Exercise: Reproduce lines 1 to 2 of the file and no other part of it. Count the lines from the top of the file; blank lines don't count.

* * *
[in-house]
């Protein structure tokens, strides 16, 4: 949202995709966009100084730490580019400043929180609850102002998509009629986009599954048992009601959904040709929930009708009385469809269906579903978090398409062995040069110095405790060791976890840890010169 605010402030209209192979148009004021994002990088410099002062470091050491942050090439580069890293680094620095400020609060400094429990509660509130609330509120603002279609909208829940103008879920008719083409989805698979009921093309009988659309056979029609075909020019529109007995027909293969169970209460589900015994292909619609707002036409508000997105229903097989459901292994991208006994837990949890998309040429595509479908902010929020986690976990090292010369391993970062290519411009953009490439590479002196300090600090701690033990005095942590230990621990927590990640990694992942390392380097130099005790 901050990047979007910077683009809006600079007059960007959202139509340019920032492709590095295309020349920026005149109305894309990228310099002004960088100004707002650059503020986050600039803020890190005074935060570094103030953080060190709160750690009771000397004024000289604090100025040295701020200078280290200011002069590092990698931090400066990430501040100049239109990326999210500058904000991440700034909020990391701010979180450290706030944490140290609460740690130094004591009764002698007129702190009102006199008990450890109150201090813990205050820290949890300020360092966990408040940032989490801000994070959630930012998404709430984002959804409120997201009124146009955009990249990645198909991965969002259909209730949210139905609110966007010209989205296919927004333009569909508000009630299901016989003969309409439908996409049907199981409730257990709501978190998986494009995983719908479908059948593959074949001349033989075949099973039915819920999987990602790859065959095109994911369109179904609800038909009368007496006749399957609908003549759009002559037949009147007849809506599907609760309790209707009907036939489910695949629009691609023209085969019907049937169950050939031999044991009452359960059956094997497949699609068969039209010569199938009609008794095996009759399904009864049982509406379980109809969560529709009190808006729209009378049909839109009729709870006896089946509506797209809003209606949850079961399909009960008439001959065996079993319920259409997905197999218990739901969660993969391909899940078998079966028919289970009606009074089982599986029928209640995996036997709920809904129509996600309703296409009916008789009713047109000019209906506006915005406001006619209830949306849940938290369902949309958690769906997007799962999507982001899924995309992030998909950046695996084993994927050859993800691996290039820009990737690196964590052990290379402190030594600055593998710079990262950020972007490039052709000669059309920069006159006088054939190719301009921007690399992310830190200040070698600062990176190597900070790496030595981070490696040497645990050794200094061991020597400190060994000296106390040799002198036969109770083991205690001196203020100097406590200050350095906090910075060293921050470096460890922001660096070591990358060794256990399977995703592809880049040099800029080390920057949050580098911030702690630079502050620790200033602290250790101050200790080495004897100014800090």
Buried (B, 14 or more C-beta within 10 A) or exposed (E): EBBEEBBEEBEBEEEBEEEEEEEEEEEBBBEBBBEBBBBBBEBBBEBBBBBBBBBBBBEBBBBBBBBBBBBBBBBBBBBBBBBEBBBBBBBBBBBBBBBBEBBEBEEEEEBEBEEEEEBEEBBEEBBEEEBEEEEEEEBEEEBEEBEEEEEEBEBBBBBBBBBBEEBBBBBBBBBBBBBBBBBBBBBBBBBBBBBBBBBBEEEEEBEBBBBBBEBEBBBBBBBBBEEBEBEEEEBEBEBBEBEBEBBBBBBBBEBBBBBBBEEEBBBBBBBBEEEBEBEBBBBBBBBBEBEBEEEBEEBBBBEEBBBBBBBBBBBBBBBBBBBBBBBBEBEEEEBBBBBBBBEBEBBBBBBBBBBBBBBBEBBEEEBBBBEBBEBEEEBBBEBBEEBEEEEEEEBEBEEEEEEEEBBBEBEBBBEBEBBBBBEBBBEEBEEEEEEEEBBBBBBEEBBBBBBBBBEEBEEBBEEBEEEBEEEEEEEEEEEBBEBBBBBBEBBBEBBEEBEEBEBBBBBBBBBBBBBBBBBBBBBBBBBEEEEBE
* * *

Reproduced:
[in-house]
């Protein structure tokens, strides 16, 4: 949202995709966009100084730490580019400043929180609850102002998509009629986009599954048992009601959904040709929930009708009385469809269906579903978090398409062995040069110095405790060791976890840890010169 605010402030209209192979148009004021994002990088410099002062470091050491942050090439580069890293680094620095400020609060400094429990509660509130609330509120603002279609909208829940103008879920008719083409989805698979009921093309009988659309056979029609075909020019529109007995027909293969169970209460589900015994292909619609707002036409508000997105229903097989459901292994991208006994837990949890998309040429595509479908902010929020986690976990090292010369391993970062290519411009953009490439590479002196300090600090701690033990005095942590230990621990927590990640990694992942390392380097130099005790 901050990047979007910077683009809006600079007059960007959202139509340019920032492709590095295309020349920026005149109305894309990228310099002004960088100004707002650059503020986050600039803020890190005074935060570094103030953080060190709160750690009771000397004024000289604090100025040295701020200078280290200011002069590092990698931090400066990430501040100049239109990326999210500058904000991440700034909020990391701010979180450290706030944490140290609460740690130094004591009764002698007129702190009102006199008990450890109150201090813990205050820290949890300020360092966990408040940032989490801000994070959630930012998404709430984002959804409120997201009124146009955009990249990645198909991965969002259909209730949210139905609110966007010209989205296919927004333009569909508000009630299901016989003969309409439908996409049907199981409730257990709501978190998986494009995983719908479908059948593959074949001349033989075949099973039915819920999987990602790859065959095109994911369109179904609800038909009368007496006749399957609908003549759009002559037949009147007849809506599907609760309790209707009907036939489910695949629009691609023209085969019907049937169950050939031999044991009452359960059956094997497949699609068969039209010569199938009609008794095996009759399904009864049982509406379980109809969560529709009190808006729209009378049909839109009729709870006896089946509506797209809003209606949850079961399909009960008439001959065996079993319920259409997905197999218990739901969660993969391909899940078998079966028919289970009606009074089982599986029928209640995996036997709920809904129509996600309703296409009916008789009713047109000019209906506006915005406001006619209830949306849940938290369902949309958690769906997007799962999507982001899924995309992030998909950046695996084993994927050859993800691996290039820009990737690196964590052990290379402190030594600055593998710079990262950020972007490039052709000669059309920069006159006088054939190719301009921007690399992310830190200040070698600062990176190597900070790496030595981070490696040497645990050794200094061991020597400190060994000296106390040799002198036969109770083991205690001196203020100097406590200050350095906090910075060293921050470096460890922001660096070591990358060794256990399977995703592809880049040099800029080390920057949050580098911030702690630079502050620790200033602290250790101050200790080495004897100014800090």